In a four-page open letter calling for "transformative change addressing anti-Black racism," the human rights group calls the PM out for Blackface controversy and Bill Blair's support for the police practice of carding
Amnesty International has added its voice to calls for the federal government to address anti-Black racism in policing and the justice system in Canada, including urging “significant reductions” in funding for law enforcement.
The human rights group’s Canadian chapter released a four-page open letter addressed to Prime Minister Justin Trudeau, Minister of Diversity and Inclusion and Youth Bardish Chagger and Minister of Public Safety and Emergency Preparedness Bill Blair on Monday urging “transformative change addressing anti-Black racism.” And the need for the government “to act immediately to address this entrenched crisis.”
The letter, signed by Amnesty secretary-general Alex Neve and France-Isabelle Langlois, director general of Amnistie internationale Canada francophone, says rallies and vigils in Canada following the death of George Floyd in the U.S. have also highlighted “the realities of anti-Black racism and associated police violence in this country.
“These protests do not reflect a tangential concern that what happens in the United States, happens in Canada too. Rather it is a fundamental concern that this happens in Canada, has been happening for far too long, and it must end, full stop.”
Trudeau’s own stated and repeated acknowledgement of anti-Black racism, including his taking a knee at a protest in Ottawa on June 5, is cited in the letter.
“However,” the letter goes on to say, “with images of your Brownface and Blackface photos still fresh for Canadians, these gestures risk appearing to be empty when not accompanied by announcements of concrete change that will truly begin to tackle anti-Black racism in the country. That, of course, is what truly matters.”
Amnesty points out that many policing leaders continue to deny systemic racism exists, including RCMP Commissioner Brenda Lucki, despite recent evidence of police brutality involving Chief Allan Adam of the Athabasca Chipewyan First Nation in Alberta. Video footage released last week shows RCMP officers tackling and punching the Indigenous leader – apparently unprovoked – after he was stopped for an expired licence plate in March.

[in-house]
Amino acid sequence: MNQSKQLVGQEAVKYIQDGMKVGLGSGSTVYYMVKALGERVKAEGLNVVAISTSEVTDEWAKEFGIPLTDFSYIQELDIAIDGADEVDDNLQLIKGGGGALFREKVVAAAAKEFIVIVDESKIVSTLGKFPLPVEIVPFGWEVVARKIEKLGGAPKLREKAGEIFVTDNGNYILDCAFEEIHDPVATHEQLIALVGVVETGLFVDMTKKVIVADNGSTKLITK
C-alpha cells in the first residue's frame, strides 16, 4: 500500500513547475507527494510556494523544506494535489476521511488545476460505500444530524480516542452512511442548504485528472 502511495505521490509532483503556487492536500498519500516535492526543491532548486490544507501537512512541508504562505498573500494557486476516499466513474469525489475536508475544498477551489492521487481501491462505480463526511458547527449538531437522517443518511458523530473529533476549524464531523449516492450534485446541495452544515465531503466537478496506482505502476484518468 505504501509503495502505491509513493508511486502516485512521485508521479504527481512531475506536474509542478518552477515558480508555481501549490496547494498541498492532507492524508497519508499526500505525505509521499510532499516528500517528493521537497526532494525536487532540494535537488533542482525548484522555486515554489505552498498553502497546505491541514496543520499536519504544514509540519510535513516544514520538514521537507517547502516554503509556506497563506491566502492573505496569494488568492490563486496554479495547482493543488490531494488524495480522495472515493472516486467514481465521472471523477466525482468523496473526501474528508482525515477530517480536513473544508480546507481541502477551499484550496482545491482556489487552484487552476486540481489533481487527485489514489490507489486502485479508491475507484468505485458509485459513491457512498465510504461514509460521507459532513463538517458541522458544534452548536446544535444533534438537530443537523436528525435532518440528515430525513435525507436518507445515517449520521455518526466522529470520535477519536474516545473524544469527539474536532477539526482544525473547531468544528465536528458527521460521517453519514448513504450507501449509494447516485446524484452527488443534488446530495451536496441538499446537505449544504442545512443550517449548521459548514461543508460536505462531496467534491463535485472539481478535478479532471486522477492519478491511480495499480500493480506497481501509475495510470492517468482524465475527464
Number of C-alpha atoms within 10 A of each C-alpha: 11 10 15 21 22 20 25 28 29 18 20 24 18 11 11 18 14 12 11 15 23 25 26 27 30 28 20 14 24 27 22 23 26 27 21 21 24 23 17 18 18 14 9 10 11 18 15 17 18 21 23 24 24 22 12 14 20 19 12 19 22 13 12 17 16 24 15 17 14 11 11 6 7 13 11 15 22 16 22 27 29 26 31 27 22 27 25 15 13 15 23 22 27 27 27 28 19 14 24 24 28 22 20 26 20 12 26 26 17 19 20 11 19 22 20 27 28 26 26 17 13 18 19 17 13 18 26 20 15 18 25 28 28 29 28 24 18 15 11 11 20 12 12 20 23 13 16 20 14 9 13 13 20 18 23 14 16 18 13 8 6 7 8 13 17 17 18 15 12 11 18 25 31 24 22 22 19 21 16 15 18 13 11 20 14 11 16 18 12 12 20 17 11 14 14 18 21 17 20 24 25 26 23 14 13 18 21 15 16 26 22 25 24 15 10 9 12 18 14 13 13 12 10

RCMP Deputy Commissioner Curtis Zablocki, the RCMP’s commanding officer in Alberta, defended the officers’ action, asserting that, “I don’t believe that racism is systemic through Canadian policing. I don’t believe it’s systemic through policing in Alberta.” Both Lucki and Zablocki have since backtracked.
But the incident isn’t the only one raising questions about the pervasiveness of police brutality in Canada.
Over the weekend, Metepenagiag First Nation member Rodney Levi was shot and killed by RCMP. And on June 4, Chantel Moore, a 26-year-old Indigenous woman from the Tla-o-qui-aht First Nation in British Columbia, was also shot and killed by police in Edmundston, New Brunswick.
Amnesty’s letter does not mention the Toronto police custody death of Regis Korchinski-Paquet. Nor does it mention the police shooting death of D’Andre Campbell who was killed by Peel Regional Police after calling 911 for assistance on April 6.
But the letter does reference the 2016 review of the UN’s Working Group of Experts on People of African Descent and the Committee on the Elimination of Racial Discrimination, which carried out an extensive review of Canada.
The group’s report denounced what it described as the “structural racism that lies at the core of many Canadian institutions and the systemic anti-Black racism that continues to have a negative impact on the human rights situation.” The group’s findings noted in particular “clear evidence that racial profiling is endemic in the strategies and practices used by law enforcement.”
Amnesty is urging “wholesale transformation of policing to address the systemic anti-Black and anti-Indigenous racism that has long been at its core,” including the doubling of funding for Canada’s anti-racism strategy, the banning of the police practice of carding – which the letter notes Blair defended as Toronto police chief – and “significant reductions” in funding to law enforcement. The letter urges Blair “to demonstrate genuine personal commitment to these particular reforms.”
Proposals listed by Amnesty also include the curtailing of the “militarization” of policing and banning facial recognition technology for the purposes of mass surveillance.
“Canadians have heard many expressions of dismay, regret and even outrage from politicians and police officials in recent days,” Amnesty says. “Many leaders have taken a knee during protests. It is not always clear what motivates these public displays by leaders. The shameful reality is that there is already ample evidence that anti-Black racism and systemic racism exist in Canada, and countless indications of the immediate steps that can and must be taken to address it.”